Trying to get a read on the performance of each of the teams from testing is fraught with problems. At this stage the top teams appear to be close on pace – perhaps even closer than last year.
And nobody appears to be going through the trauma that gripped Ferrari 12 months ago, when Fernando Alonso and Felipe Massa discovered the F2012 was well off the pace.
As is always the way in F1 testing, no one will show their hand until they feel they have to. Keep an eye out for teams to start running their aerodynamic packages for the first race towards the end of the test.
“When you’ve got a new car you obviously aim for the last couple of days in Barcelona should be running Melbourne-spec,” said Williams technical director Mike Coughlan at the track last week.
In recent years we’ve become used to seeing Red Bull go to considerable lengths to cover up their car when they start running their new aero parts, ducking behind carefully-arranged screens.
This year they’ve had the screens in use since the first test at Jerez. Photographers who creep too close can expect a glowering glare from team manager Jonathan Wheatley, followed by a readjustment of screens and personnel to obscure their view.
But it’s not just the world champions who are under scrutiny from their rivals. McLaren mechanics were spotted shooing away a Lotus team member as he snapped pictures of the rear of their MP4-28.
McLaren produced the quickest time of last week’s test, Sergio Perez setting a 1’21.848. That was just 0.027s faster than Ferrari’s best effort.
Headline times like these can be misleading: The troublesome F2012 was the second-fastest car at last year’s Jerez test. Yet there is a sense of relief at Ferrari that the F138 is clearly a better base to build on than its predecessor, and an expectation that they can have a much better season.
Lotus, too, appear confident in their E21. Their testing has been hampered by a few technical and operational problems, but providing these are ironed out in the next few days they look set for a good start to the season.
Kimi Raikkonen has been disproportionately affected by this – he is the only driver to have covered less than 1,000km over four days, and team mate Romain Grosjean has managed almost 500km more. However Raikkonen is probably the last driver on the grid who would be concerned about missing a chance to go testing.
Mercedes have also had a few glitches with their W04. The car appears to be quite conservative but after their recent efforts that may well prove to be a benefit. They did little running on the soft tyres last week and so their performance is likely to be better than the lap times indicate.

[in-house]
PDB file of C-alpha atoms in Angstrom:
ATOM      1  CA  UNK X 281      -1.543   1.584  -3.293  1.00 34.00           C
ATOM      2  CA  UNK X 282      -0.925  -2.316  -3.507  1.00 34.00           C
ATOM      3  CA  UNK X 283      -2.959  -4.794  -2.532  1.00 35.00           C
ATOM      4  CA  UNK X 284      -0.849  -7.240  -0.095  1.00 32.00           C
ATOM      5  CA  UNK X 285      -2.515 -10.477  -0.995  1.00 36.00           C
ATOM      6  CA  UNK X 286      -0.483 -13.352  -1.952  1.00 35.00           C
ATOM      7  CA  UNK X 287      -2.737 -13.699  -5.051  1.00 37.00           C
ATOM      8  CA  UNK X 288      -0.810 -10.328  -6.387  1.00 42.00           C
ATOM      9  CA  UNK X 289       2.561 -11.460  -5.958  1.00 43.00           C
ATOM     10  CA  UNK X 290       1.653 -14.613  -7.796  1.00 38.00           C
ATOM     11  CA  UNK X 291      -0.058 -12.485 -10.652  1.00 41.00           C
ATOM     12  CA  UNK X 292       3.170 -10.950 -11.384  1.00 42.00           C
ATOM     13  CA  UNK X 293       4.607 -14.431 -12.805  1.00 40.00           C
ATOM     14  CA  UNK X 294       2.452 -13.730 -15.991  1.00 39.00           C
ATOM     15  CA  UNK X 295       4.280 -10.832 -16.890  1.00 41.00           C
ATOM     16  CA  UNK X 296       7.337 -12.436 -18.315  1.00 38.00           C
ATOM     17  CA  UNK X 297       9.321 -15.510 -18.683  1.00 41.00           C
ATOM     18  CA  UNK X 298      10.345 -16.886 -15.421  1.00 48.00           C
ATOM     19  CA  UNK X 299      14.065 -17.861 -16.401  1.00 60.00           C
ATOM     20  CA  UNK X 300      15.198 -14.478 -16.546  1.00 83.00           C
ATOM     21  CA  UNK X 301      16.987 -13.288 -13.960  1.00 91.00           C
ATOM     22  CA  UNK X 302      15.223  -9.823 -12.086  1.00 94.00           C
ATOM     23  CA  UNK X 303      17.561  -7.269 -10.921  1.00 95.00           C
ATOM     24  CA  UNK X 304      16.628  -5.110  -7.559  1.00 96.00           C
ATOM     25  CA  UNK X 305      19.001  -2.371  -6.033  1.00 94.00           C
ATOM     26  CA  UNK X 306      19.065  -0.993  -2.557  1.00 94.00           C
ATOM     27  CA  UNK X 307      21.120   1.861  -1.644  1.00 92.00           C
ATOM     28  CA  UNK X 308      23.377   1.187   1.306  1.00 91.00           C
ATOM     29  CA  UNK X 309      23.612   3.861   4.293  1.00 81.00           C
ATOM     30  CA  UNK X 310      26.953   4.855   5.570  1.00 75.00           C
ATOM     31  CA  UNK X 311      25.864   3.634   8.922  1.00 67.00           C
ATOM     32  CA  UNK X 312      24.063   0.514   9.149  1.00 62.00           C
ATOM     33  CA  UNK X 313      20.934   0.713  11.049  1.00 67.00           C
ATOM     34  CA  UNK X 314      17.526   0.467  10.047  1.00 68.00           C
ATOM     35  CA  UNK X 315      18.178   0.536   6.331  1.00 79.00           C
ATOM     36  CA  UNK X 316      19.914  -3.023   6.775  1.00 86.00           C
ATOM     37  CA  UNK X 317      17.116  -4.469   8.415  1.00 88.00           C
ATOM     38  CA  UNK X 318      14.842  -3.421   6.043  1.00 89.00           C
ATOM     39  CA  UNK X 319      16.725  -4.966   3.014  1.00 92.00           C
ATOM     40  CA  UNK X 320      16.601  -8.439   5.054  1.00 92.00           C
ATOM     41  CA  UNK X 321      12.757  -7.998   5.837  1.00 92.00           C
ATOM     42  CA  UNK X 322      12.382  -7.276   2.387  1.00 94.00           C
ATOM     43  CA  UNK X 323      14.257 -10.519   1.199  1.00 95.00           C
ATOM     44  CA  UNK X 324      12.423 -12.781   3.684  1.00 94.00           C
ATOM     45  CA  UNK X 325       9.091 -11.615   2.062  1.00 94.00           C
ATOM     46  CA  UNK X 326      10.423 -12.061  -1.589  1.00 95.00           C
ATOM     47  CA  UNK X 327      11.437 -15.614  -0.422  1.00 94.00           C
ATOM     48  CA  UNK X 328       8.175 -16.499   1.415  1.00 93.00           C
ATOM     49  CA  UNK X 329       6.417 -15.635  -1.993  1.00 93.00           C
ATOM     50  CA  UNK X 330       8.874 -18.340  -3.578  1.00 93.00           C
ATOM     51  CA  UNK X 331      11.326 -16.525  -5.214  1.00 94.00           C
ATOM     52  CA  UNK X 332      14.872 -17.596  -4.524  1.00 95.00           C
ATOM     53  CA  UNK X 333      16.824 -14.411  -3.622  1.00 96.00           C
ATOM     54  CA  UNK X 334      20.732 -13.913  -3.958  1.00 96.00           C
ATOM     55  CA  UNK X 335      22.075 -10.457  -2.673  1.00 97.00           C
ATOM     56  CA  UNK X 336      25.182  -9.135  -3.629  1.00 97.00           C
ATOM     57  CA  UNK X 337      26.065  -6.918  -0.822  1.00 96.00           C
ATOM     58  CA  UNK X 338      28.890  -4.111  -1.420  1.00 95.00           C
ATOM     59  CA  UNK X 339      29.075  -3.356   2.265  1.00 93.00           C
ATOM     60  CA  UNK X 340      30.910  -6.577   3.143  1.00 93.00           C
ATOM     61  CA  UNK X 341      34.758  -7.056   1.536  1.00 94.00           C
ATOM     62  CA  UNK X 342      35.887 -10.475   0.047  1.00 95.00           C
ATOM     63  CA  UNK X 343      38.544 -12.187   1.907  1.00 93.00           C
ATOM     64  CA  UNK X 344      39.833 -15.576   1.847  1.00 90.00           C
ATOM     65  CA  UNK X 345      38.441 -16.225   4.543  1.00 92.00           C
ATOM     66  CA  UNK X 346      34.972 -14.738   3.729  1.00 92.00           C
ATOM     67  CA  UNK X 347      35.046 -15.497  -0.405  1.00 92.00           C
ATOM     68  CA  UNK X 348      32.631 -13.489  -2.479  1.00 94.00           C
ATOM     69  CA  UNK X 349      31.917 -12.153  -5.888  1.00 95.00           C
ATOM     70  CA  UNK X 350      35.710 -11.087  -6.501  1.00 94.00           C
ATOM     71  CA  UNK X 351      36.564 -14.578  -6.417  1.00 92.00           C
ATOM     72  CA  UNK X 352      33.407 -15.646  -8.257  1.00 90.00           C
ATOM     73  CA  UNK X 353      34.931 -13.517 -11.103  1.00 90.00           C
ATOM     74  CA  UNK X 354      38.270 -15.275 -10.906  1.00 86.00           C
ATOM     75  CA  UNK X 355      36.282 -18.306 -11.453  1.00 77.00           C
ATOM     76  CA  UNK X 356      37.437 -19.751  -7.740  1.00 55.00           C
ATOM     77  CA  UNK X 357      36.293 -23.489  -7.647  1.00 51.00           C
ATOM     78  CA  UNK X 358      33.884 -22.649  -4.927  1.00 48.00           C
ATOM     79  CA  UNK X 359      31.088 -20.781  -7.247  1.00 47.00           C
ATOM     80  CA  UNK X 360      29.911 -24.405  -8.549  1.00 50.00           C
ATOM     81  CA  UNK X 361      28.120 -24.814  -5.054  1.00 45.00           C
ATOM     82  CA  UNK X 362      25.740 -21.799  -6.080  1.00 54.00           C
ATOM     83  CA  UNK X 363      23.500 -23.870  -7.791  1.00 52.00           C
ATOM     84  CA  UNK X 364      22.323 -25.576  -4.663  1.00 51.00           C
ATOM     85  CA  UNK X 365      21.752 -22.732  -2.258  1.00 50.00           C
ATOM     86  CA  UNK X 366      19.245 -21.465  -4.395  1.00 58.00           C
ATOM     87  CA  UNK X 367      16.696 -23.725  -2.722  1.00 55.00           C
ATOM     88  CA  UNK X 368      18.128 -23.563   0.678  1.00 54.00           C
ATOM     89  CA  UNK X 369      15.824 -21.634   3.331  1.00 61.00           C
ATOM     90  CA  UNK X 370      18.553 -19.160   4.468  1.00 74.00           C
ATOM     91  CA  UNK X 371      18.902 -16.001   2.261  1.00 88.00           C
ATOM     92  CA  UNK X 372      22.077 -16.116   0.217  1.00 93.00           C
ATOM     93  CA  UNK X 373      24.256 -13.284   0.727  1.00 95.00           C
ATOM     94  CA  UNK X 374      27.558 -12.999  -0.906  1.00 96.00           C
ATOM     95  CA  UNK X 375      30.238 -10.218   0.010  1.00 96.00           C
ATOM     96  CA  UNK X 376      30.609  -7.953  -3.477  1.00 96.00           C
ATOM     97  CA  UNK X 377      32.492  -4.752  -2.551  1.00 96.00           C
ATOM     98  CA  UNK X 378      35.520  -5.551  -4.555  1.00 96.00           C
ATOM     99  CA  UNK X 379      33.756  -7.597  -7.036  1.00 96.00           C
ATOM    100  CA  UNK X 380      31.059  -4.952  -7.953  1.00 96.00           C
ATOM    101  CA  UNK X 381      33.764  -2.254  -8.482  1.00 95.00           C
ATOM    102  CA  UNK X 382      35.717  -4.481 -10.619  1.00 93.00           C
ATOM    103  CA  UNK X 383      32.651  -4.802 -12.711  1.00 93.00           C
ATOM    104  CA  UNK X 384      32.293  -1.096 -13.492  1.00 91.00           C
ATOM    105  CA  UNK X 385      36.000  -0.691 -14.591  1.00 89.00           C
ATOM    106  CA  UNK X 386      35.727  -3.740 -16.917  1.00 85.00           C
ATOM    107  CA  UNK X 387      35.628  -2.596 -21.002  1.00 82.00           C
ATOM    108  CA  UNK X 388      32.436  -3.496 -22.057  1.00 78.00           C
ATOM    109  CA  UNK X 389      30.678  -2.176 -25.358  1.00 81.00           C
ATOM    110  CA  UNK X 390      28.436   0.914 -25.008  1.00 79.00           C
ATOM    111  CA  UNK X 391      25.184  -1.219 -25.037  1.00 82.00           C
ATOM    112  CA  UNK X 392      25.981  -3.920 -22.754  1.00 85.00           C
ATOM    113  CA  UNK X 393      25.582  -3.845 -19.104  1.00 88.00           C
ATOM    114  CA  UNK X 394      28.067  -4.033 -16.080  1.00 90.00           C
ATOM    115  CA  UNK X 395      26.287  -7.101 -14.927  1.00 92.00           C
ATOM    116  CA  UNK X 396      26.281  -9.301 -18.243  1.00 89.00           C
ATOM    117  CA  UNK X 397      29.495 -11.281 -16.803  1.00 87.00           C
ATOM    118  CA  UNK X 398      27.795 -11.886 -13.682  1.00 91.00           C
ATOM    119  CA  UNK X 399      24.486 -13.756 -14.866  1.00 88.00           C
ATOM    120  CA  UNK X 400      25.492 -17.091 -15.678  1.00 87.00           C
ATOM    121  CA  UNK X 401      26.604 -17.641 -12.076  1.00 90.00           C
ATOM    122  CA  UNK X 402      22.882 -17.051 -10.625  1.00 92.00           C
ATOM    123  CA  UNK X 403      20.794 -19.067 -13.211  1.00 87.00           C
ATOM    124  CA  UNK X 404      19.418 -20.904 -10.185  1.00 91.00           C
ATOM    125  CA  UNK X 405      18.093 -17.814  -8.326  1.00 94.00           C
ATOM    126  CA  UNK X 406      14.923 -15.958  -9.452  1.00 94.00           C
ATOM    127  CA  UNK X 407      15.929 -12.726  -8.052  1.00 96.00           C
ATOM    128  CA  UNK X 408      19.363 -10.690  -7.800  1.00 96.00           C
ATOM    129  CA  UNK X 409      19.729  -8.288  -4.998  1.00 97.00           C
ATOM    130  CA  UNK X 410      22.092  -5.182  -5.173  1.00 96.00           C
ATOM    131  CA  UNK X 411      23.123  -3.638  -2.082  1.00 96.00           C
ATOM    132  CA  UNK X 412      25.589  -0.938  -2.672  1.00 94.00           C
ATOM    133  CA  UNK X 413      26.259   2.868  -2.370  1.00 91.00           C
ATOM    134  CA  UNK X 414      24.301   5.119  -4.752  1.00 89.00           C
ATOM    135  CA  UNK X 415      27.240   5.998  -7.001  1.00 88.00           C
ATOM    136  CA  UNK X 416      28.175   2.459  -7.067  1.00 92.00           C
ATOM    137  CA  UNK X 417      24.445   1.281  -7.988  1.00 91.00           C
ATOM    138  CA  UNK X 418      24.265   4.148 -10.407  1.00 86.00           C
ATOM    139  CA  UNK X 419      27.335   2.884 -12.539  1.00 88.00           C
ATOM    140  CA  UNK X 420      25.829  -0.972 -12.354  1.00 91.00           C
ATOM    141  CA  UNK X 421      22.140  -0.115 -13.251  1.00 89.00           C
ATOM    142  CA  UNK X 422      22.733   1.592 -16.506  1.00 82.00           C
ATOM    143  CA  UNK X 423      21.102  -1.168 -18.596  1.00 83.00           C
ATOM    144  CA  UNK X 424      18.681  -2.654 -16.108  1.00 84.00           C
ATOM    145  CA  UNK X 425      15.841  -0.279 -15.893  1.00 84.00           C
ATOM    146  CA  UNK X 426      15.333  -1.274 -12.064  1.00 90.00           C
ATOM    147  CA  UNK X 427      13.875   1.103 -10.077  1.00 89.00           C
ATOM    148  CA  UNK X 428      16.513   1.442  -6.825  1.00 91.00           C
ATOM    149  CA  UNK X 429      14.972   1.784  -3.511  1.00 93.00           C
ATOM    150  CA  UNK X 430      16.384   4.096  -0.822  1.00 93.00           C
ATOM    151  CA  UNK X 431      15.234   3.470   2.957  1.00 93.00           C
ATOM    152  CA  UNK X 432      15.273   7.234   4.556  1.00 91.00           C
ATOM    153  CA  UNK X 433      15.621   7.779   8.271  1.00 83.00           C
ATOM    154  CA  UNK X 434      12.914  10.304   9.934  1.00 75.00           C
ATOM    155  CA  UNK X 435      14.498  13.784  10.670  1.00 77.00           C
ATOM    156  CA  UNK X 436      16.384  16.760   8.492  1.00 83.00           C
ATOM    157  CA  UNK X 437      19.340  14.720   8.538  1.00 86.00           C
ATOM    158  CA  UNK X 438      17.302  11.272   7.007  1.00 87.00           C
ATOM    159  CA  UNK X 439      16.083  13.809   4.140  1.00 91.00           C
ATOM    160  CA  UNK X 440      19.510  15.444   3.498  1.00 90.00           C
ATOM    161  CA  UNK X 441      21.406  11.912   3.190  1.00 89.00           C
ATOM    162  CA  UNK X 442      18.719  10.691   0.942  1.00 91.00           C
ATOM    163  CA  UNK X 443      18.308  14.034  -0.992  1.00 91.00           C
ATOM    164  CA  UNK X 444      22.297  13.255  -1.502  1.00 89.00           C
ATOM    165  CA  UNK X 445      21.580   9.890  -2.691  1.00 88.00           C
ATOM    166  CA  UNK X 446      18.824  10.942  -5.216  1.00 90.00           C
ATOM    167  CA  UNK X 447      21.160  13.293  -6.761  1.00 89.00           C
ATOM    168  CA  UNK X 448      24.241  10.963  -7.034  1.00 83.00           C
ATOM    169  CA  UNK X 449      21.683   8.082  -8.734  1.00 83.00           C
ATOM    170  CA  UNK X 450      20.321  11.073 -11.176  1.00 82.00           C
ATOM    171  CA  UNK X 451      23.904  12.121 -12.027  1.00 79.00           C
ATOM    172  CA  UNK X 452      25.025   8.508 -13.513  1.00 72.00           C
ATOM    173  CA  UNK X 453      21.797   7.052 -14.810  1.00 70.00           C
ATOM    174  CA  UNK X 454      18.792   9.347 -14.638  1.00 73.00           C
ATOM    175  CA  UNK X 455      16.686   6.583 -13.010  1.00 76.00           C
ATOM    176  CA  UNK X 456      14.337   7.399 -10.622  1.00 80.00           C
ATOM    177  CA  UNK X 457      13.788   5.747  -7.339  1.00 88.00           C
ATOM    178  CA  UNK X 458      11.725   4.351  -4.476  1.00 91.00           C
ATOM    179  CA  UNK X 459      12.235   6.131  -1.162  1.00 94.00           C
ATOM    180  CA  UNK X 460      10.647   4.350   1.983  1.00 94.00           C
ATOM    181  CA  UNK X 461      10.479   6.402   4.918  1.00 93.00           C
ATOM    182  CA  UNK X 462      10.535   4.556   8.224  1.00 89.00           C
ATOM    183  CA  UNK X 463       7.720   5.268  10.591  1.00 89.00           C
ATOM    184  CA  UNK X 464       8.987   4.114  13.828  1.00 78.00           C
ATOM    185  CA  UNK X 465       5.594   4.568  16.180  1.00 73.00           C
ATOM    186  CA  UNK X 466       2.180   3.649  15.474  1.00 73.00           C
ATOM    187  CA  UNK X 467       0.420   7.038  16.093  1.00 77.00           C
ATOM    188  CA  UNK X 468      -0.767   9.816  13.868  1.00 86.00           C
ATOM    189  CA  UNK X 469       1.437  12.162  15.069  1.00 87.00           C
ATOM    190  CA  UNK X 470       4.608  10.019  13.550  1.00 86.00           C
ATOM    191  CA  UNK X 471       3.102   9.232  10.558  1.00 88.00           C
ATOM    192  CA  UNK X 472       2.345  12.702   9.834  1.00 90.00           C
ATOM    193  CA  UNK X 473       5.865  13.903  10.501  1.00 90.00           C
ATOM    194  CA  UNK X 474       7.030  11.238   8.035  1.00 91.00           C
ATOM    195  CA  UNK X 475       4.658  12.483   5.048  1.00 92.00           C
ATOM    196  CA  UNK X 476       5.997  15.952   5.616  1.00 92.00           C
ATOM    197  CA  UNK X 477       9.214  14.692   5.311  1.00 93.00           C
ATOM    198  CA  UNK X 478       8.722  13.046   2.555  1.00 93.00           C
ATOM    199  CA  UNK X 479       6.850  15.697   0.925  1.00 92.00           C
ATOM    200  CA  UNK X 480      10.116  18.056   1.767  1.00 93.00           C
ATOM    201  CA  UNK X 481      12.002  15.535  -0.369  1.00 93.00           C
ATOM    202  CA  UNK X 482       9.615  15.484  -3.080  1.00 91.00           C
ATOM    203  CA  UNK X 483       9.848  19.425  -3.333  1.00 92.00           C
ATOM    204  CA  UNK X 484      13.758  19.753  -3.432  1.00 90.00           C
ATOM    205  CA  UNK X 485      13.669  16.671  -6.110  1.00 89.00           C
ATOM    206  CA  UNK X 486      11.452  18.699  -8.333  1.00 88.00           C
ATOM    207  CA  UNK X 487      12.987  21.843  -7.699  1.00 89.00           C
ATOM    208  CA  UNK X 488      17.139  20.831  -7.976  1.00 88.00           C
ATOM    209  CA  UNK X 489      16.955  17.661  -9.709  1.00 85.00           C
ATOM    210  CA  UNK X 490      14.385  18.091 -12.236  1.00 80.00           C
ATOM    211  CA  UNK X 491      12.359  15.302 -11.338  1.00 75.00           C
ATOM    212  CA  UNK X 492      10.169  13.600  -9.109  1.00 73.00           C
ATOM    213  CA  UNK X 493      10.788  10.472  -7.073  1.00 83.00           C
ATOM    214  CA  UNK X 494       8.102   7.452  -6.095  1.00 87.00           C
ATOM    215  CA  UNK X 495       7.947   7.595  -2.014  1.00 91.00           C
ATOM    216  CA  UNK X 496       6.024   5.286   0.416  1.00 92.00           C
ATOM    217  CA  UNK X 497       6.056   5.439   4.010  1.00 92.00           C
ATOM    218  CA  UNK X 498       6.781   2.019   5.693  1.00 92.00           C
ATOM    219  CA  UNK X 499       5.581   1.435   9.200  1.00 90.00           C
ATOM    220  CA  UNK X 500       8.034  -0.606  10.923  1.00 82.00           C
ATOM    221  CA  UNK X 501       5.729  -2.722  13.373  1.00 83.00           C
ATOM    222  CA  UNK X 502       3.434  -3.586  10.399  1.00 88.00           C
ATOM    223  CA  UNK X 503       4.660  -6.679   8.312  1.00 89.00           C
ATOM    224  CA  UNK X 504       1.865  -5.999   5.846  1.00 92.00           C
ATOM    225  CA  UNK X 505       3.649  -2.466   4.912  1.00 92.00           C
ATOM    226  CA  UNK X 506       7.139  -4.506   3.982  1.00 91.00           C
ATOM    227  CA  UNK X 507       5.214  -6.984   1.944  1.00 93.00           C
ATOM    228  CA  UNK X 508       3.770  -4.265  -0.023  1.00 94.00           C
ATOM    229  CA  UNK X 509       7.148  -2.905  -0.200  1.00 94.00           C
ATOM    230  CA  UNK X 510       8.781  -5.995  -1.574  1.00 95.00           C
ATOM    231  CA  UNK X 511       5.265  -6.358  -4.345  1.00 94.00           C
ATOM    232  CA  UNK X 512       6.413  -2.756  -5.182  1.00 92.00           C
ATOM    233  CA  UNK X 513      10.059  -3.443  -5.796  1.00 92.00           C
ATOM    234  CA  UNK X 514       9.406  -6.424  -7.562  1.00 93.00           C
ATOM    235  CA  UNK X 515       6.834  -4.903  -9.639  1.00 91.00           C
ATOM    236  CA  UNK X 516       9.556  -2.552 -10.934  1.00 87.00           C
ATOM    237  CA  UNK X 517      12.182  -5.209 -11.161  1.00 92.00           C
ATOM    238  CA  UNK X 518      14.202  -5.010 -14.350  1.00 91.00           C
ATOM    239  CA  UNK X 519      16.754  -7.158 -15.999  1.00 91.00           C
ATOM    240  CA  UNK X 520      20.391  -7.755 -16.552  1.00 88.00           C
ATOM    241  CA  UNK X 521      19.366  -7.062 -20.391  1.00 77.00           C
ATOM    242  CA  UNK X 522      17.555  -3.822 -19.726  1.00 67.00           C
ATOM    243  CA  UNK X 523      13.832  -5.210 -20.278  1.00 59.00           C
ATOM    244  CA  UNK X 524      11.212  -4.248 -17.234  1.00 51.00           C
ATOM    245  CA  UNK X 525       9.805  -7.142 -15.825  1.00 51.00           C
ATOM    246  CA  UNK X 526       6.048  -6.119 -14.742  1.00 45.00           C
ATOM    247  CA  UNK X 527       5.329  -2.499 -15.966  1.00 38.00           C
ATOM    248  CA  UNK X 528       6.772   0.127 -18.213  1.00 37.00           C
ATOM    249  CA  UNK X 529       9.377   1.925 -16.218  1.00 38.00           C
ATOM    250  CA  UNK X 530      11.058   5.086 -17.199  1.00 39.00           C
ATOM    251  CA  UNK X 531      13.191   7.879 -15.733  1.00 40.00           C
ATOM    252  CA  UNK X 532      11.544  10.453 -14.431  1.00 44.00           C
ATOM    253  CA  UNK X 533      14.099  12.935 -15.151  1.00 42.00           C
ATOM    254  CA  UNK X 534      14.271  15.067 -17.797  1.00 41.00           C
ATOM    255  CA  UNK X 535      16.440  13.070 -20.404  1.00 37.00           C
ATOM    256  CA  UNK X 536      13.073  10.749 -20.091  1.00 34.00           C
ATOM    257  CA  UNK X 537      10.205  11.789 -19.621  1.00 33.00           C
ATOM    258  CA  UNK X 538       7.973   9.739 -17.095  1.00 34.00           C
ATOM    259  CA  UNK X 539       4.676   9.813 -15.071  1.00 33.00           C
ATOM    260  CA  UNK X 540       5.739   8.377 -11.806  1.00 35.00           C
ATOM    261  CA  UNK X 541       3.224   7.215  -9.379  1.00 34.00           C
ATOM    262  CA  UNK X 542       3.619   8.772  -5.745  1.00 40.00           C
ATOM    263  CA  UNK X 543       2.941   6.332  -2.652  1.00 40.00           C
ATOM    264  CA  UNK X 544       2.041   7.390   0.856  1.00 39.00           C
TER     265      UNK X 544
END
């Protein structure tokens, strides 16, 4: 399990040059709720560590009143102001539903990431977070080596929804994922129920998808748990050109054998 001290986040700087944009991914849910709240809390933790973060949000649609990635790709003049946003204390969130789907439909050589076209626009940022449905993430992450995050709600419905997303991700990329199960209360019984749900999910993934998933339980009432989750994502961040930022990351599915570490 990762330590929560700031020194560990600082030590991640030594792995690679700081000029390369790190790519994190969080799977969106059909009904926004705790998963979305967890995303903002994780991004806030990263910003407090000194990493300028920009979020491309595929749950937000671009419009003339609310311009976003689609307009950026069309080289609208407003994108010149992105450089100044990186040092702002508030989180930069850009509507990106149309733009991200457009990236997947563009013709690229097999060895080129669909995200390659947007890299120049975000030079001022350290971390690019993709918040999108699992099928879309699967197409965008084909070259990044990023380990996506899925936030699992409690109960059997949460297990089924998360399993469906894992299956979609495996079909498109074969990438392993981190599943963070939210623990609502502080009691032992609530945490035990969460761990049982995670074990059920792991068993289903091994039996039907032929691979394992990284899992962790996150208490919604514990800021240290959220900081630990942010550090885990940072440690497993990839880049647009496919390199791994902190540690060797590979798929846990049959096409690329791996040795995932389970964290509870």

Sauber are Toro Rosso are plugging away with cars which are much-changed from their predecessors. Caterham and Marussia still look to be a second or more off the midfield pace.
The teams’ attempts to perform long run tests have been frustrated by the cool conditions and the levels of degradation experienced with the new 2013-specification tyres. However that is expected to be less of a problem once the season begins.
Pirelli motorsport director Paul Hembery explained: “At this stage of testing it is always difficult for the teams and drivers to know what to expect from the first race as conditions are not always representative.
“Past experience from the last two years shows a big reduction in tyre degradation over the course of the season: roughly half the degradation seen in winter testing. This year, we think that degradation will be higher than it was in 2012, and we estimate a degradation rate of around 0.15 to 0.18 seconds per lap in race conditions for the hard compound in Barcelona.”
While most teams are concentrating on tyres and car development some are still trying to sort out their driver line-up. The late completion of the 2013 driver line-up, along with the disappearance of one team over the winter, is another sign of the sport’s poor financial health.
Whoever Force India choose to put in their car this year they will have spent at least two of their twelve pre-season test days running a non-race driver. Although some of that was given to simulator driver James Rossiter, it is still less than ideal.
The situation at Marussia is also uncertain. Luiz Razia was announced as Max Chilton’s team mate but didn’t turn a wheel last week amid rumours over his sponsorship package.
Final decisions on who will be driving for those two teams can’t be left much later. The final test begins in less than 24 hours.
2013 testing statistics
Barcelona test one fastest times by team
|5||Red Bull||Sebastian Vettel||1’22.197||0.349||Soft|
|8||Force India||Adrian Sutil||1’22.877||1.029||Soft|
|9||Toro Rosso||Jean-Eric Vergne||1’23.366||1.518||Soft|
|11||Caterham||Giedo van der Garde||1’26.177||4.329||Soft|
Barcelona test one fastest times by driver
|5||Sebastian Vettel||Red Bull||1’22.197||0.349||Soft|
|12||Adrian Sutil||Force India||1’22.877||1.029||Soft|
|13||Mark Webber||Red Bull||1’23.024||1.176||Medium|
|14||Jean-Eric Vergne||Toro Rosso||1’23.366||1.518||Soft|
|15||Daniel Ricciardo||Toro Rosso||1’23.718||1.870||Medium|
|16||Paul di Resta||Force India||1’23.971||2.123||Medium|
|19||Jules Bianchi||Force India||1’25.732||3.884||Medium|
|20||Giedo van der Garde||Caterham||1’26.177||4.329||Soft|
Distance completed by driver
|Driver||Total laps||Total distance (km)|
|Paul di Resta||384||1,733.040|
|Giedo van der Garde||295||1,338.721|
|Pedro de la Rosa||51||225.828|
Distance completed by team
|Team||Model||Total laps||Total distance (km)|
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Images ?é?® Lotus/LAT, Jamey Price/James Moy